Thunderstorm Forecast Tuesday

Deep moisture still stuck over parts of the southwest and west of the nation will be lifted by a trough in northeast winds leading to widespread showers and thunderstorms. Some of the thunderstorms will lead to heavy rainfall and a flash flood risk in some areas of the Lower West, Central West, Gascoyne and back through to the Pilbara and back to the tropics and NT. Developing tropical low offshore the NT may form into a cyclone with damaging winds in the rotating bands around the system. Storms decreasing in coverage over the northeast tropics and stable over the east.


Severe Weather Risks - Saturday through Monday

The proximity of Charlotte to the coast over the coming days will dictate how much moisture is drawn into the state, how much of the moisture gets fed into a trough leading to scattered showers and storms and whether we see severe weather develop as a result. Given the low confidence forecast, the risk areas are broad and will be moved around until there is better consistency. But the bottom line is, the closer you are to the coast from about Carnarvon southwards to the Capes and inland to the Wheatbelt, thunderstorms could develop with heavy rainfall and damaging winds occurring this weekend. There may be a separate issue for damaging winds and heavy rainfall developing if the remains of Charlotte are swept into the Lower West Coast and Southwest this weekend along a front. So a few moving pieces that carry low confidence in the short term, means that forecasts will likely change rapidly placing many of you either under active warnings.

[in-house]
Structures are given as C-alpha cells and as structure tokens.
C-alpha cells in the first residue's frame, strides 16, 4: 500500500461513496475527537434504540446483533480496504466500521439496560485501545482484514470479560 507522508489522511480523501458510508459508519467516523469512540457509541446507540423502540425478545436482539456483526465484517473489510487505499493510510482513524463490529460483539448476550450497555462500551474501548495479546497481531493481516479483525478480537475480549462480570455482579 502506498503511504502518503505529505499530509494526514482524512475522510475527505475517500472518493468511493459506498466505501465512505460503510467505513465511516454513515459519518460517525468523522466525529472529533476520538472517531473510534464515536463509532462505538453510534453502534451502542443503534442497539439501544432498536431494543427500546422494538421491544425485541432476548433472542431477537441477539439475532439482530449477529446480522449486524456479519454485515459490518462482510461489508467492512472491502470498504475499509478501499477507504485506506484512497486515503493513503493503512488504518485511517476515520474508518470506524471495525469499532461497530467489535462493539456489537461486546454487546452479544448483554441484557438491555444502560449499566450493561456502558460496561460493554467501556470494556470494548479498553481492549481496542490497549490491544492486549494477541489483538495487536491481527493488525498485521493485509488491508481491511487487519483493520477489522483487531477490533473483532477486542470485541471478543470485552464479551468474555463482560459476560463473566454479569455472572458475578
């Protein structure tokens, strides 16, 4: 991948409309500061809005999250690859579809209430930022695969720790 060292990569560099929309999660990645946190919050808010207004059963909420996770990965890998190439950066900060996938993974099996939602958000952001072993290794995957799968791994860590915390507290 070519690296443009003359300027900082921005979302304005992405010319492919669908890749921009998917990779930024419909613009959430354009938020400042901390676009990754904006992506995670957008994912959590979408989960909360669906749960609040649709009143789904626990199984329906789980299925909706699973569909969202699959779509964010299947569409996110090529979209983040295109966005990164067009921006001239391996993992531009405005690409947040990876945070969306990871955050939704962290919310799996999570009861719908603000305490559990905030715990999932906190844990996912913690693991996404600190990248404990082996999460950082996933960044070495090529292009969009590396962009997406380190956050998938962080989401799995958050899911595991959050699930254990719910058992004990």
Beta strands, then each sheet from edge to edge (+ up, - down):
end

Severe Weather Watch - Friday through Tuesday

Watching very closely the emergence of the upper level low moving into western NSW during Friday and how that interacts with the moisture and the existing trough sitting over the northeast of NSW and southeast QLD. Could see a rather expressive period of convection and given the dynamics, the chance of severe weather with storms is elevated over inland areas. Along the east coast, in east to northeast winds feeding the system, we could see heavy showers and flash flooding initially, and deepening on the rainfall coverage and the performance of the troughs together, there may be intense rainfall returning to parts of the coast. The most likely areas would be the extreme coastal fringe between Sydney and Yamba at the moment. The severe weather contracts into the northeast and east of the ranges by next week. The most active severe weather will be over areas south of about Chinchilla in QLD.